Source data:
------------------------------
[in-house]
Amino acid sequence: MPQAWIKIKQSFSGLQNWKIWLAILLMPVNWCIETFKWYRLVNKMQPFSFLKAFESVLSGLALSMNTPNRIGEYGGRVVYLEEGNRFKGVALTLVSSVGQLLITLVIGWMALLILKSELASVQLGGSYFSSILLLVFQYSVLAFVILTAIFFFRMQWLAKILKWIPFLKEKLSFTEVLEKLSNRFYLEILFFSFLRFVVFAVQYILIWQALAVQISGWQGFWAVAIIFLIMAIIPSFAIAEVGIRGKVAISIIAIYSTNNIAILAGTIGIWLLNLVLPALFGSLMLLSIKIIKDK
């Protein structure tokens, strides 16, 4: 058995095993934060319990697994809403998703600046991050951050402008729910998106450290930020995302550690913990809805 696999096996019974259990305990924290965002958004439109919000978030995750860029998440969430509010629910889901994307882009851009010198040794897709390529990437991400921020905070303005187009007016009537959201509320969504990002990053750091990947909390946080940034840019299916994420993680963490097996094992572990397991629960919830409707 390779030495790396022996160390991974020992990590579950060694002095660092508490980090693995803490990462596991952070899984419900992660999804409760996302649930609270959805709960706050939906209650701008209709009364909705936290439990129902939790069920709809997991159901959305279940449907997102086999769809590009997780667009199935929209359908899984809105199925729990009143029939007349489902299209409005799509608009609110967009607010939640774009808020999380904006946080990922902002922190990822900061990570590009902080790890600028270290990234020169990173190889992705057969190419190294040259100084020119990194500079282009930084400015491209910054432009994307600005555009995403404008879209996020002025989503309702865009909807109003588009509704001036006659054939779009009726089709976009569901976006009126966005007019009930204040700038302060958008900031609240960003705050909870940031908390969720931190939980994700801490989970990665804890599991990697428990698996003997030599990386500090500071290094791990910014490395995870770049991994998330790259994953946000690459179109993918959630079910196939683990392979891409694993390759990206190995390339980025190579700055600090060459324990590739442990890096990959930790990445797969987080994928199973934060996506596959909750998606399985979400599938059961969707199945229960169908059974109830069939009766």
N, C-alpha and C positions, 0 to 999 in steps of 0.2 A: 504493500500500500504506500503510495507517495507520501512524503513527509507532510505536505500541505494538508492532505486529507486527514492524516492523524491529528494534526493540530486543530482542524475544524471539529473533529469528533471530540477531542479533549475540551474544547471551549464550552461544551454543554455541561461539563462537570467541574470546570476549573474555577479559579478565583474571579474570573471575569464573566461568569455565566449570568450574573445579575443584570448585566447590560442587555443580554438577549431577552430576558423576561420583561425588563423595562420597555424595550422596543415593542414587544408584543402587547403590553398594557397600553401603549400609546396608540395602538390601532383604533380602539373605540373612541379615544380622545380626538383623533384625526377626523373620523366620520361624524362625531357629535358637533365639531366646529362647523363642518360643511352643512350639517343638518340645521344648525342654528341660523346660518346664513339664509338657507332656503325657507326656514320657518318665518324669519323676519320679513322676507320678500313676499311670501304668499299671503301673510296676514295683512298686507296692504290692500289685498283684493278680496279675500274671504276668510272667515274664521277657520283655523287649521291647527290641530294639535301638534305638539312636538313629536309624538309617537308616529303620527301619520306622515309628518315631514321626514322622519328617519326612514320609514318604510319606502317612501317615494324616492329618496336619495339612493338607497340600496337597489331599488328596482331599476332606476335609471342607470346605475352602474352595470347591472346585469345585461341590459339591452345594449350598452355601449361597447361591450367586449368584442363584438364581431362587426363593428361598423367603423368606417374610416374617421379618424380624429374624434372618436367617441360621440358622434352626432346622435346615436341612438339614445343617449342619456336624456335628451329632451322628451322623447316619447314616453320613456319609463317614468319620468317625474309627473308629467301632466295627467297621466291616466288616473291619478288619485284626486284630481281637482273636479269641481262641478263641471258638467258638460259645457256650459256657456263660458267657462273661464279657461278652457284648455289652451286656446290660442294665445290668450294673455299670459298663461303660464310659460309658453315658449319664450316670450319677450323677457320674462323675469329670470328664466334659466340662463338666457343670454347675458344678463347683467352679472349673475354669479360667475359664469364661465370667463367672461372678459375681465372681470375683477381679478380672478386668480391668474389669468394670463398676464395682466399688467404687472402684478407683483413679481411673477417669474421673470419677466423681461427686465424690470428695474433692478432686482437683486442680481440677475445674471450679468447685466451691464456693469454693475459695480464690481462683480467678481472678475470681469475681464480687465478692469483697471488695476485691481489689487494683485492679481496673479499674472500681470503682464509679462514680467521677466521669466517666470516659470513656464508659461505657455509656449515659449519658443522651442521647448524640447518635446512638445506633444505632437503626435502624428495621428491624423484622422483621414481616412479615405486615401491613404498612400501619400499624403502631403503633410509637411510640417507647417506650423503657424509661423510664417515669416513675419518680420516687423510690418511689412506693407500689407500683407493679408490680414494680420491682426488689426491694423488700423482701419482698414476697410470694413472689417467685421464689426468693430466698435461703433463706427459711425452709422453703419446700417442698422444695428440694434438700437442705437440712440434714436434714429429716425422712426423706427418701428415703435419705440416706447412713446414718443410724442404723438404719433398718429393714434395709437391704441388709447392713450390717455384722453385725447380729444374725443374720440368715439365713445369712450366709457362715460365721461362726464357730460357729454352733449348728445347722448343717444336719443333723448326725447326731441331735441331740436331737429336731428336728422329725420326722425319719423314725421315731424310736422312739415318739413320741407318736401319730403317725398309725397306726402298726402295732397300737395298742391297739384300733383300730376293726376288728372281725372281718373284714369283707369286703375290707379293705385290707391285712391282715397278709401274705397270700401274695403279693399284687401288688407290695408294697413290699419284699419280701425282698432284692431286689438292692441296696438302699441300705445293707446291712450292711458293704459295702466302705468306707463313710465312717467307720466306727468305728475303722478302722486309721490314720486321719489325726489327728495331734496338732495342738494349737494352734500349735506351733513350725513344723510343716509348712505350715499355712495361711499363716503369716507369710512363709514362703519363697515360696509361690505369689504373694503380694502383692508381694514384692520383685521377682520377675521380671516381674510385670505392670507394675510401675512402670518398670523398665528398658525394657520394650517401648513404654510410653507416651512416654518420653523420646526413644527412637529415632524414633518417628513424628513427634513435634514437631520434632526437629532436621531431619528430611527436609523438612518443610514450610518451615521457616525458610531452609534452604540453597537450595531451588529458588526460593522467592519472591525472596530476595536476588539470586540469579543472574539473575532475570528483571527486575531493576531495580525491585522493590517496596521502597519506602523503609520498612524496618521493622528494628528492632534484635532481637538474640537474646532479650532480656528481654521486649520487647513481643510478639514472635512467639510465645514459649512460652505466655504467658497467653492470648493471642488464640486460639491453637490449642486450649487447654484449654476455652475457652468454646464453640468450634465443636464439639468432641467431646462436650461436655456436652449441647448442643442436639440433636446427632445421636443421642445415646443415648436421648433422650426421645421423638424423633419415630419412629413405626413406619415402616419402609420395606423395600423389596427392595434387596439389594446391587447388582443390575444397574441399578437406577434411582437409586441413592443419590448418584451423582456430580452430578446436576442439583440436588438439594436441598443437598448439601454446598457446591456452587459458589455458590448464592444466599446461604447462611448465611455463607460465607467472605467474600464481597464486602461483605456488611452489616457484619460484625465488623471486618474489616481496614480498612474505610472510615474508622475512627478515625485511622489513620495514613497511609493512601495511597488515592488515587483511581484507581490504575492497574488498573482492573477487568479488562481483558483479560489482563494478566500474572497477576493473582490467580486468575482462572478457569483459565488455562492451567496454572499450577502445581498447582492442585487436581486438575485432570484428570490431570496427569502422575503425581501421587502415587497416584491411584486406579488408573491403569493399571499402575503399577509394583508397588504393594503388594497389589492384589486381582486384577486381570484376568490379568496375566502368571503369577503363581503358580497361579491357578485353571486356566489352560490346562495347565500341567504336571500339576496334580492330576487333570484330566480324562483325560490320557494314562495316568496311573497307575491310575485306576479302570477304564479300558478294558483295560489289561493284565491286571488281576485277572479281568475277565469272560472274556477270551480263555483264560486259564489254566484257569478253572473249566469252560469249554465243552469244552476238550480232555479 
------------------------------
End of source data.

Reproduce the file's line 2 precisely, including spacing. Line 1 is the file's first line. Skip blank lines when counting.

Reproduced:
Amino acid sequence: MPQAWIKIKQSFSGLQNWKIWLAILLMPVNWCIETFKWYRLVNKMQPFSFLKAFESVLSGLALSMNTPNRIGEYGGRVVYLEEGNRFKGVALTLVSSVGQLLITLVIGWMALLILKSELASVQLGGSYFSSILLLVFQYSVLAFVILTAIFFFRMQWLAKILKWIPFLKEKLSFTEVLEKLSNRFYLEILFFSFLRFVVFAVQYILIWQALAVQISGWQGFWAVAIIFLIMAIIPSFAIAEVGIRGKVAISIIAIYSTNNIAILAGTIGIWLLNLVLPALFGSLMLLSIKIIKDK